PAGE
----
Promoting space, access, and agency for adolescent girls and young women (AGYW) to build sustainable communities.

In the Adolescent Girls Community of Practice, our clients are the GIRLS. The Community of Practice helps strengthen the capacity of different actors to design, implement, and evaluate effective, scalable programs that build the protective health, economic, cognitive, and social assets of adolescent girls, particularly the most off-track. We work with institutions ranging from large, multilateral and bilateral organizations and governments to small community-based organizations and national or regional networks.

Why girls?

While investment in adolescent girls is increasing, there remains a gap between what is promised and what is achieved. The gap is widest for girls at the highest risk of the worst outcomes, rendering them invisible. Reaching the most off-track girls is not possible without trusted community relationships, sufficient capacity on the ground, and user-friendly evidence-informed tools and exercises to help practitioners design, test and expand programs. Look to our Essential Reading for more.

WHAT IS INTENTIONAL DESIGN?

Intentional Design is an evidence-based, step-wise approach that guides practitioners through a cycle of segment-specific information collection and analysis by implementing user-friendly tools and exercises to help them create more effective and scalable girl-centered programs.  Each collection of a piece of evidence builds on the proceeding one. This  learning approach allows for promotes fairness and lays the basis for effective research and evaluation.

HOW DOES IT WORK?

The Community of Practice provides an open-source and readily available platform on which to engage with our tools, program content, and more in Practitioner Resources. Practitioners report that on-the-ground application of the learning tools generates surprising and useful qualitative and quantitative knowledge vital to shaping their work, assessing its reach, and articulating plans for expansion. For more of those stories, see Field Experiences.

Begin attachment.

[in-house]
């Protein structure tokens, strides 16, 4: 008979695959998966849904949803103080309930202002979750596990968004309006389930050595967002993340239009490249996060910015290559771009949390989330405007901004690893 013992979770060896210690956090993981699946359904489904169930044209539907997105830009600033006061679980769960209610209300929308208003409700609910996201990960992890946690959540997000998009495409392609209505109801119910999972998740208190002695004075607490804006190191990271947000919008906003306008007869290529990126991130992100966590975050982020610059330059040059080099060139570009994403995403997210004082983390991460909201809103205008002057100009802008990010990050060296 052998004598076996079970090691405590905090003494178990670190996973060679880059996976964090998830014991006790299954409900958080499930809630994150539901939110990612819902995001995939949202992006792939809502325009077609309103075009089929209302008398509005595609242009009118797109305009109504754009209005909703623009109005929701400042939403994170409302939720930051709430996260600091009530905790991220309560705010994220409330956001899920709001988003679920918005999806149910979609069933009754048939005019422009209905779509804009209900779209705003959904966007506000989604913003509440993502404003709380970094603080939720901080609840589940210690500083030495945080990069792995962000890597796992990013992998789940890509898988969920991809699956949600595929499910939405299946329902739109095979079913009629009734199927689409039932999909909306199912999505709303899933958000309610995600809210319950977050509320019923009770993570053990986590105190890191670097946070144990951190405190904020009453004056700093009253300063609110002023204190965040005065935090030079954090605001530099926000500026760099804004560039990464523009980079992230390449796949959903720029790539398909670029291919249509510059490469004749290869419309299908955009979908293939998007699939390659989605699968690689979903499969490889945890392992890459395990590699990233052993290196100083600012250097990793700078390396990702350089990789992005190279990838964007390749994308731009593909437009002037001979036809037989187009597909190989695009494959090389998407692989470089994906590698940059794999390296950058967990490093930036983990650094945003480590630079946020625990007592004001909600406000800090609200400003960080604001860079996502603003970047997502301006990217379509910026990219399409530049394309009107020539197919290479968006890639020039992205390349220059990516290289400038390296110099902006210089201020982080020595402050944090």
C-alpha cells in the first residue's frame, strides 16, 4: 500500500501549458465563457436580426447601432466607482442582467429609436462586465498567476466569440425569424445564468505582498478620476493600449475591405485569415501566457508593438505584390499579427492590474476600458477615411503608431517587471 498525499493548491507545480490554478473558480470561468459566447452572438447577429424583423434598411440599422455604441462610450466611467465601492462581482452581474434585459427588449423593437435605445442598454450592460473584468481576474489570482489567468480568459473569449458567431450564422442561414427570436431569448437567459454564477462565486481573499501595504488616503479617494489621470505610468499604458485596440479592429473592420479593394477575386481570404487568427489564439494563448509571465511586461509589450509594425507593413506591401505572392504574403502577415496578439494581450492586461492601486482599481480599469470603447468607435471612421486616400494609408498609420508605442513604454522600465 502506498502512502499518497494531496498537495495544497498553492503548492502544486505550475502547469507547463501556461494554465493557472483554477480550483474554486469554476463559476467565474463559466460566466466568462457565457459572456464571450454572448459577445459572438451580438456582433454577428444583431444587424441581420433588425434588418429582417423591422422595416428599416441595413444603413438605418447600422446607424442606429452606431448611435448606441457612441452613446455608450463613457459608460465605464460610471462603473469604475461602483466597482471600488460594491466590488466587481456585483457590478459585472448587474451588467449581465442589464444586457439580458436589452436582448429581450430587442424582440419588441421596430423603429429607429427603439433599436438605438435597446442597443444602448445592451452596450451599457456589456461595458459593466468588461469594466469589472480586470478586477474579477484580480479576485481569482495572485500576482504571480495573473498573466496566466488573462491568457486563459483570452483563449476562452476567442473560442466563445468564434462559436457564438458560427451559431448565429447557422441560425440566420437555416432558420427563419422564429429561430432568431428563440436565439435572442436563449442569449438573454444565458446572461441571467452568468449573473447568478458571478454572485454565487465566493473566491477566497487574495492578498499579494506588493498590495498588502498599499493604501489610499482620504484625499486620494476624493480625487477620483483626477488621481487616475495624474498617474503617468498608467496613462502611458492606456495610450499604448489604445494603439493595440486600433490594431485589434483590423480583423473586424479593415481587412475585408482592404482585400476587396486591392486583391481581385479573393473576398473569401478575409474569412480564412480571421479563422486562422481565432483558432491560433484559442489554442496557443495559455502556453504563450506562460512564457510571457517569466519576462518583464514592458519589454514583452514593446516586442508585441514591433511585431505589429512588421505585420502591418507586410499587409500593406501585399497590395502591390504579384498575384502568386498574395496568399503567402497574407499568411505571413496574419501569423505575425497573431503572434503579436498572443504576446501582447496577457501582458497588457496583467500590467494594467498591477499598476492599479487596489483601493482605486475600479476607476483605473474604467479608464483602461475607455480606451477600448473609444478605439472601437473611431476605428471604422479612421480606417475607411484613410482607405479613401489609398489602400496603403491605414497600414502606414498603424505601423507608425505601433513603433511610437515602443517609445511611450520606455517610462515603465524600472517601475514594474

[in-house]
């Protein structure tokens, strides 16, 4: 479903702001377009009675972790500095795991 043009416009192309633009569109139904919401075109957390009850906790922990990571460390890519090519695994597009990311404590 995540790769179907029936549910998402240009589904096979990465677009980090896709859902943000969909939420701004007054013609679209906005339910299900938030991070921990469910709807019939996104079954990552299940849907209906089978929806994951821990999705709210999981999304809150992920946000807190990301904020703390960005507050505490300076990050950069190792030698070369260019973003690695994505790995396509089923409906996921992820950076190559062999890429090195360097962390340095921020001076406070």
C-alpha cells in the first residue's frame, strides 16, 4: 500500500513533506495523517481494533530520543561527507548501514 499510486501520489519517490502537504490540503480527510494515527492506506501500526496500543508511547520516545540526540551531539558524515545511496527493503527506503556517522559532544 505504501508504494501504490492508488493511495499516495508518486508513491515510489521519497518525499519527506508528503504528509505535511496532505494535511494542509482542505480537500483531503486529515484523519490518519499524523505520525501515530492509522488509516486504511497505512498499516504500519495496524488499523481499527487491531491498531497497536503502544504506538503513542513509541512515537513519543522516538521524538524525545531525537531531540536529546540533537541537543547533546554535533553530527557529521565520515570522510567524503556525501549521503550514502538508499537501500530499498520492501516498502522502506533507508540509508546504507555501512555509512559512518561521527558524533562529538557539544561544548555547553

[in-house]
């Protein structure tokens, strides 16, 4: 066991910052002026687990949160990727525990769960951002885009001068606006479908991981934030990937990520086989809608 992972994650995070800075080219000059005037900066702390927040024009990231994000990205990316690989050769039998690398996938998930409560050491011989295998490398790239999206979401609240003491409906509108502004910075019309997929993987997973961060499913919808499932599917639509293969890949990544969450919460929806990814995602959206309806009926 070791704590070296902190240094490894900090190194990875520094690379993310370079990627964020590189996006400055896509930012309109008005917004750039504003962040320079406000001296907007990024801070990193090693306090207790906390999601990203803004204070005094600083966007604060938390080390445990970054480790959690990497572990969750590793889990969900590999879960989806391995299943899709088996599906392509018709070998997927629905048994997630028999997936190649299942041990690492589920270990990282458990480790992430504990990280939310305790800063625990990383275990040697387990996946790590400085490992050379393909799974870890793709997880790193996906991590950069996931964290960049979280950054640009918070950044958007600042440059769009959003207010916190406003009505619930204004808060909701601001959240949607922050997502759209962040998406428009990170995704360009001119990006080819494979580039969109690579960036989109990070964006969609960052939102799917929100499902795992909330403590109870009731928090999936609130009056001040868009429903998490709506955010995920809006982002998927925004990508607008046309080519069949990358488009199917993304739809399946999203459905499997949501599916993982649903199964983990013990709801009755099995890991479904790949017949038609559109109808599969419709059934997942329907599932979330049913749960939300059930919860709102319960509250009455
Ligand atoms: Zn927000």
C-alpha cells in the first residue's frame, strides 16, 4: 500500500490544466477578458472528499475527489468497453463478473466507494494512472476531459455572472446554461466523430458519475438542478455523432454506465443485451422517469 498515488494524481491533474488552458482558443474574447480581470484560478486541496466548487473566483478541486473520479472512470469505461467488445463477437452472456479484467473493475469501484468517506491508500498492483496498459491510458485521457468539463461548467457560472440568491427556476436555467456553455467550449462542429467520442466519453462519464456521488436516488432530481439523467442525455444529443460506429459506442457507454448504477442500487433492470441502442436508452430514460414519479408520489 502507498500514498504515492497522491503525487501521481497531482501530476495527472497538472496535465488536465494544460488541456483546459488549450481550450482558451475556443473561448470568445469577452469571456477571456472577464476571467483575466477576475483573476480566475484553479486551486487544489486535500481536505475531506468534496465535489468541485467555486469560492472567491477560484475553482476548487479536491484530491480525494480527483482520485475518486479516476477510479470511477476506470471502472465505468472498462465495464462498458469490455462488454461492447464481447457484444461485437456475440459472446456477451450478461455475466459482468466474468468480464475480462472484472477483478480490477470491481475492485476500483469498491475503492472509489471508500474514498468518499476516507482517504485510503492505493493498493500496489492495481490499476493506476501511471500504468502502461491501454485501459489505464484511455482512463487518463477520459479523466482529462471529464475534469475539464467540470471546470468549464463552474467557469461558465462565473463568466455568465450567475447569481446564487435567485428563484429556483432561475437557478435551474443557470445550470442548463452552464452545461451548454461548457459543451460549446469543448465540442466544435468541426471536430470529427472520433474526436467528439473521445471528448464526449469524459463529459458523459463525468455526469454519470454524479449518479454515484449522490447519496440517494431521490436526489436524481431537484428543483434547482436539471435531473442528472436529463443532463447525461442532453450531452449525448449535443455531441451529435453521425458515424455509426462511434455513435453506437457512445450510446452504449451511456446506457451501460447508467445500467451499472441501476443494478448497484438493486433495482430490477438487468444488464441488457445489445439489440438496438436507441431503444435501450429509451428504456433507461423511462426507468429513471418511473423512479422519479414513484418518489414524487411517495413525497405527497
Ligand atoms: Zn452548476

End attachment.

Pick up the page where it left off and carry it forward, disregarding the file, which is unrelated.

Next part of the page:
Announcements

Listen to our latest webinar, A Look at Subnational Variations of Data for Effective Girl-Centered Programming. The webinar explores how a thoughtful use of filtered subnational data sets can help us thoughtfully interrogate and prioritize the geographies in which we work.

Read our latest series of blog posts on Covid response – how girls are at the front lines as social first-responders to the crisis we are facing globally. The 8-part series features stories from Tanzania, Bangladesh, Mozambique, Benin, Uganda, and indigenous communities of the United States.

Featured Resource of the Month

The Intentional Design guide is a sourcebook that offers step-wise technical guidance for utilizing the Intentional Design approach, an evidence-based model for the design of girl-centered programs that generates a cycle of information collection and analysis, supporting practitioners in:

  • Making thoughtful selections on where to work, using disaggregated, subnational level data and pulling key information from the girls’ “walkable” home communities;
  • Sorting girls into like-situated populations – or segments – for more targeted programming;
  • And planning segment-specific programs including in the methods of recruitment, mentoring structures, meeting venues, and program content identified and used.

The tools outlined in this guide have been applied in sites in 44 countries. Twenty-one detailed field reports—including an extensive discussion of the Abriendo Oportunidades program in Guatemala—set the scene in each context by describing key challenges and problems faced, present how tools were used, and explain the eventual resolutions of the Intentional Design process.

Featured Mental Health Resource

This exercise comes from the Creative Assets and Program Content Guide, a collection of 13 creative assets and 50 activities (program content) to build social and emotional learning, mitigate and manage trauma, and promote healing. For this activity, participants create a collaborative doodle drawing working separating and in groups. By encouraging attunement with others, this activity helps participants connect with others in the group and build social support around this common experience.